"Hardly at all. Look at the numbers. They built the trainee barracks for maximum expected capacity. That's ten. This year, they got us six and thought that was perfectly normal. I think they've got five in France. They get so few recruits, they won't wash out anyone who is any use at all. Sanders has a collection of yearbooks in his office, with pictures of everyone who enlisted in the Grand Norman military each year, going back to 1900. I looked through it the other day. There's a DC man, enlisted in the 1970s, with a peg leg. Left rear. He came to them missing a leg and they still took him and changed him. Spent an expensive sagitta on him. Do not worry about your running speed."
"Poor guy. He probably hoped he'd get his leg back."
"Yeah, but he ought to have known it was a long shot. He was smiling in the picture. Missing one of four is better than missing one of two, at least. He probably figured that."
"What if you're an utter dolt? Or an utter slacker?"
"... I haven't dared ask directly, but I think you wind up as a beast of burden and nothing more. One with hands and language, so you're expected to do your own loading and unloading, and to understand orders. I saw a couple like that when the Hathor expedition came in. I suppose they were suited to it. Hope so, anyway."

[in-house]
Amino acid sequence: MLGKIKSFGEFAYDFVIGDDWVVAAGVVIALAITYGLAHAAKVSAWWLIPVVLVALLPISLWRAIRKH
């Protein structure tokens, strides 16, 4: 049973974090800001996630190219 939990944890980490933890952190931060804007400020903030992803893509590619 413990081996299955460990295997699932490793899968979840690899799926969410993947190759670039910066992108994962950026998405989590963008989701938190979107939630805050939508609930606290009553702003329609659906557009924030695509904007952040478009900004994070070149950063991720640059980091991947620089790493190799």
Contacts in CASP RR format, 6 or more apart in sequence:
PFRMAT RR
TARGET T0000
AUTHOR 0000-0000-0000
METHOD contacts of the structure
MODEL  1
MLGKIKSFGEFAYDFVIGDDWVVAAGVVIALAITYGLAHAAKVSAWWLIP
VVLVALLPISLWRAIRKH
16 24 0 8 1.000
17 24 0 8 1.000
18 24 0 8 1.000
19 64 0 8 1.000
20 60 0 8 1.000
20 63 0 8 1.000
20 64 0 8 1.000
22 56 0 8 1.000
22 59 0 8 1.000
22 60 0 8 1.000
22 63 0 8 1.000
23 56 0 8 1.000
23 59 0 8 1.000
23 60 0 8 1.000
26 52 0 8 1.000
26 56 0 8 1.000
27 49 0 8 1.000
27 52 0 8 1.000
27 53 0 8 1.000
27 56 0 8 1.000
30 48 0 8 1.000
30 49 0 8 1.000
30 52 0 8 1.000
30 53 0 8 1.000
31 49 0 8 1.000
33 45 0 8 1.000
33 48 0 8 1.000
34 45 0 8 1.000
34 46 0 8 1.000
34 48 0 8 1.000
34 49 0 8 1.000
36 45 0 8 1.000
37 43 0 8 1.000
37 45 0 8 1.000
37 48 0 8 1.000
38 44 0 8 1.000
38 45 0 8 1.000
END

"So failure is not an option."
"In a way. The only ways to wash out are into prison or into hospital."
Standard Cavalry ride Dedicated Cavalry as well as horses. But our lads are not, when you come down to it, horses.
"Are those spurs? You've got spurs on. You can take them off right now."
"Sorry, I just routinely leave them on the boots."
"You shouldn't need them, even with a horse."
"Don't give me that. It's regulations that you get issued a pair. Nothing about always using them. They're just for really difficult cases."
"Difficult cases? Izzat so?"
"Don't even think it. Why, I do believe the girth is loose. You could fall off at any moment. How would you like getting jabbed in the ribs?"
("Geez, I'm glad the horses don't talk.")
"I heard that."
"Someone missed his second cup of coffee this morning. There. Off."
"Better. You up for this long-distance run?"
"If my mount doesn't flag..."
"I've got coffee in my canteen."
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Copyright © Earl Wajenberg, 2017